TAM Player: In addition to Homegrown Player benefits, TAM Players will receive a new weekly e-newsletter in their inbox (unless you opt out…some people hate email). These will be informal missives from myself, other TML writers, or a combination, discussing what’s on our mind regarding Orlando City, the Pride, OCB, or soccer in general. Think of it as an extra post from our site that may cover multiple topics. Additionally, you’ll get a 10% discount from our web shop items that we control (presently, that means everything except our listed MLS Shop items). We will definitely have more benefits coming for this level soon and will look for opportunities to include additional benefits as they become available.

Designated Player: This limited availability level of support includes all perks from the Homegrown and TAM levels, but it goes beyond. Your discount at our webshop (for items we control) will be 15% off. Additionally, we’ll send you Zoom links to watch us “make the doughnuts” whenever we record the podcast. This includes when we interview guests. You’ll see how the sausage is made behind the scenes and everything that we say, some of which will end up on the cutting room floor before the final podcast is sent out. This includes both The Mane Land PawedCast and SkoPurp Soccer: An Orlando Pride PawedCast. And after two months of membership you can commission a bonus episode of either podcast simply by letting us know what topic you want us to cover. Think of this as an extended Ask Us Anything. We’ll do a whole show about your topic and you can even join us to discuss it if you wish.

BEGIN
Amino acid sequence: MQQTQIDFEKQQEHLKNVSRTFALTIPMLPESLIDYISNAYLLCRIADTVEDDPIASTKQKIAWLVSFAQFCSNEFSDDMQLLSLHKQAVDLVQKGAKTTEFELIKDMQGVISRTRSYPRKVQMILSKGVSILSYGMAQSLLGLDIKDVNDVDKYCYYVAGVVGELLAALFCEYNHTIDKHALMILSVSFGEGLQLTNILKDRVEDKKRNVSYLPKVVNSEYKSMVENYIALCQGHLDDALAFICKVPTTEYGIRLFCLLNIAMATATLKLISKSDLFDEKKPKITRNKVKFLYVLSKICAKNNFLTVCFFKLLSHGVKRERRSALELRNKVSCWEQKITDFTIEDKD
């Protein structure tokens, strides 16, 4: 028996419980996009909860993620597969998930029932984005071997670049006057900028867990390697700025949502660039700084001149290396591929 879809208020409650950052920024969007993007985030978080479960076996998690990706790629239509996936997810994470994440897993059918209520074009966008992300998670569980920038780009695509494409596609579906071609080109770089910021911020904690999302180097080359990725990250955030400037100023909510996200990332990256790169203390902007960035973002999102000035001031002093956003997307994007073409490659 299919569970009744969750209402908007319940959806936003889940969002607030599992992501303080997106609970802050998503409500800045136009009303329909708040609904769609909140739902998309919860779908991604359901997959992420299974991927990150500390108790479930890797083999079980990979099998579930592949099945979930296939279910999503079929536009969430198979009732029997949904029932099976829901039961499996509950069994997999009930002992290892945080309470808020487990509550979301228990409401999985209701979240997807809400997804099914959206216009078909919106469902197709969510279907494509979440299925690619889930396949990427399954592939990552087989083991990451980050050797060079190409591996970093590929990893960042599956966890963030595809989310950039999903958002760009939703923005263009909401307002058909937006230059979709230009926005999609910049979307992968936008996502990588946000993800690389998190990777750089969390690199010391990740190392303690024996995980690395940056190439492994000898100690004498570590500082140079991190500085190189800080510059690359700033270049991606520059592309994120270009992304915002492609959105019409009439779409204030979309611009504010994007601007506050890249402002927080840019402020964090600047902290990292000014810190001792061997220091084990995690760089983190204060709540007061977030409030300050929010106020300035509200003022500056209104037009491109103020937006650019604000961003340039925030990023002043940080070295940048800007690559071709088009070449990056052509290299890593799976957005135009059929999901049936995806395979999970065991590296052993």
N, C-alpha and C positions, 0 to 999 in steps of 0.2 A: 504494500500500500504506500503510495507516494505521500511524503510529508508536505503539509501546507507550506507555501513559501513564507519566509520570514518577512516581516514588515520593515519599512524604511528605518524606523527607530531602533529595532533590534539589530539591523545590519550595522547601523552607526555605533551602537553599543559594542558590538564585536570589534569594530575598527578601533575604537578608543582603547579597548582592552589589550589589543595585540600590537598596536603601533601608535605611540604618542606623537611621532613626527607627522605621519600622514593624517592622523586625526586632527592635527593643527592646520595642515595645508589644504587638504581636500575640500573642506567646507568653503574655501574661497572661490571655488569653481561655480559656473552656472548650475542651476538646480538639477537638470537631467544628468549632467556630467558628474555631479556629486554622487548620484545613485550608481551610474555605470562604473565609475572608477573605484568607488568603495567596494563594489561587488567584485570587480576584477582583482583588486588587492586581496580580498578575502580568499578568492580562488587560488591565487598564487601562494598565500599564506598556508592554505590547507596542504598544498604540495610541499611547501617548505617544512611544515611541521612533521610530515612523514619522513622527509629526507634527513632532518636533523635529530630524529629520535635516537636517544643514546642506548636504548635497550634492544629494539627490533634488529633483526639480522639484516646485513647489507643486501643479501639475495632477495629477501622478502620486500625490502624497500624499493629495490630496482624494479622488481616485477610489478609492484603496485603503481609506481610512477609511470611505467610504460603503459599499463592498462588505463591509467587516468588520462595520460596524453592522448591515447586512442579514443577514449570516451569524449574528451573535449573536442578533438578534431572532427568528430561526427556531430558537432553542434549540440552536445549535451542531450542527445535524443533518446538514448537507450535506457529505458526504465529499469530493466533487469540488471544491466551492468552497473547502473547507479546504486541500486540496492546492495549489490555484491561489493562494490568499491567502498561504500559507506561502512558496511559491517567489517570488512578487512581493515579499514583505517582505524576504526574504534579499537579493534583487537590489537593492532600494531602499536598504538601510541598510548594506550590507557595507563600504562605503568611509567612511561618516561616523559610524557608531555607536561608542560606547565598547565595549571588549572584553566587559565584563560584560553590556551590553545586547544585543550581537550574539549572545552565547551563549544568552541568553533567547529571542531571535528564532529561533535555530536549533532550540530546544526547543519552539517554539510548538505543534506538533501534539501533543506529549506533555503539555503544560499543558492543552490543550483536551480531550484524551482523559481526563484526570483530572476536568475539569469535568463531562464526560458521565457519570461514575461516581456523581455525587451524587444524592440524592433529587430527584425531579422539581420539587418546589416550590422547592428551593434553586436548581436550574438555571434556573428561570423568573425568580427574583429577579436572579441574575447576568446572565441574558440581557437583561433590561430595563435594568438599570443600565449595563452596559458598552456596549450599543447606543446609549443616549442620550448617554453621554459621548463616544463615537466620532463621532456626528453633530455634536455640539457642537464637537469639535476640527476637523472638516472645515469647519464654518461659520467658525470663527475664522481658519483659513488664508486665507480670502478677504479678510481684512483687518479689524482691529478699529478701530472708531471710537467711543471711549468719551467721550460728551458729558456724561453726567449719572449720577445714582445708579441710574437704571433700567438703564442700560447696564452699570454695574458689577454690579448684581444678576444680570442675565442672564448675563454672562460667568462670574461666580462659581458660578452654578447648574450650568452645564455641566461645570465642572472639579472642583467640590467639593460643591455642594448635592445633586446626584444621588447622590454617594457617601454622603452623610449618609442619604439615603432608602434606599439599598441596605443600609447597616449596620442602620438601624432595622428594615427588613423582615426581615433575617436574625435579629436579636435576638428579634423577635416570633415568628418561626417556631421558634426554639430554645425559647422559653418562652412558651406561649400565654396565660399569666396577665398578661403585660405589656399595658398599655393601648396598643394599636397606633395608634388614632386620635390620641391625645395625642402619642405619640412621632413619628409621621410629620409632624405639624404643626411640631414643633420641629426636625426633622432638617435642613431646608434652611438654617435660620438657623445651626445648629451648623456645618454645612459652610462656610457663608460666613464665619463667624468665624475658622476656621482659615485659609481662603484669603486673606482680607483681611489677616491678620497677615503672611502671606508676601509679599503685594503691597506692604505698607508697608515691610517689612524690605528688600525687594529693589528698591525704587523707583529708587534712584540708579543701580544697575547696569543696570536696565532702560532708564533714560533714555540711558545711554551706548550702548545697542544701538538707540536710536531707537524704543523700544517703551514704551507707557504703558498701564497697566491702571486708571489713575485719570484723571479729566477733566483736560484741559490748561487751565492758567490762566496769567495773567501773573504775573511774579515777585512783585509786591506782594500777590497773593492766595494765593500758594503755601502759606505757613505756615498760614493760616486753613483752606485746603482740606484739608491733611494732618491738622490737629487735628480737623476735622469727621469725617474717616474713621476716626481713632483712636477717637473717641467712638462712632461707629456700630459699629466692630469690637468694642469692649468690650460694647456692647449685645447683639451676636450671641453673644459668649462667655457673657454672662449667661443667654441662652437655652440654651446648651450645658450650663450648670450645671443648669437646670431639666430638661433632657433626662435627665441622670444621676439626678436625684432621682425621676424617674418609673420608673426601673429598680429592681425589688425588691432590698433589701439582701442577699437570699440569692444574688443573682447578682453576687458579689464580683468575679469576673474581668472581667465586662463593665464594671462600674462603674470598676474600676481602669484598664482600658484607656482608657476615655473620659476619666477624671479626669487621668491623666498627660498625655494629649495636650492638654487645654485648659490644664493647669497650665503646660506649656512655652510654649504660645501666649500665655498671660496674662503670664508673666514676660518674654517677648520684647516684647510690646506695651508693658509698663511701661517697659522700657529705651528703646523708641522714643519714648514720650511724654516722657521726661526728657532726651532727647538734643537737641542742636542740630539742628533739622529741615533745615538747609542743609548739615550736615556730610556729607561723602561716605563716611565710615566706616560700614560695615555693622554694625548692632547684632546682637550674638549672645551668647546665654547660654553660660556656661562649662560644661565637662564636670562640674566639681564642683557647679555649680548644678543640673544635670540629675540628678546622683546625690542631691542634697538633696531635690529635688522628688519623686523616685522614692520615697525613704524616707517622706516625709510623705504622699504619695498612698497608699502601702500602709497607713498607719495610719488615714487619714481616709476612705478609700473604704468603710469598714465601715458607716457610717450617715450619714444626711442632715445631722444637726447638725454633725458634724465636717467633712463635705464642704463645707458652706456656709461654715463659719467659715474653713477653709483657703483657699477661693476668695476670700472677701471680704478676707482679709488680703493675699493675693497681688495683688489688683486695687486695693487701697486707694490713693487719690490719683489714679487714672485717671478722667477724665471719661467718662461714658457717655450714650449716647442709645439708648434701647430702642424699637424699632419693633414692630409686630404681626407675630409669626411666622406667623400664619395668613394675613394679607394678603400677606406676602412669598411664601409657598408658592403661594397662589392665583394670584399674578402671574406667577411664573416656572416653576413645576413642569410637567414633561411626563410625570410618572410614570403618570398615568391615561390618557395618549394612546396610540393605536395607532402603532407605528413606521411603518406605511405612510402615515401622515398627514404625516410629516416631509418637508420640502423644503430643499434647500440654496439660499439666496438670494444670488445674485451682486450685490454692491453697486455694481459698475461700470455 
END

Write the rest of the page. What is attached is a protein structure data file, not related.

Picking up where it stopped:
The DP Level will certainly have additional benefits tacked on as we move forward. It is currently limited to 40 members but could be expanded slightly depending on demand and our Zoom attendance.

Future Benefits / Benefits Under Consideration

While we won’t be able to schedule these due to the random nature of items falling into our hands, there will be periodic prize giveaways in drawings that include all of our members, regardless of level. The catch is that you get one entry per level of support, meaning Homegrown Player Level members will get one entry per prize drawing, TAM Player Level members will get two entries per drawing, and Designated Player Level members get three entries for prize drawings. Some of the kinds of items we have come across in the past include match tickets, trinkets, posters, scarves, and so on.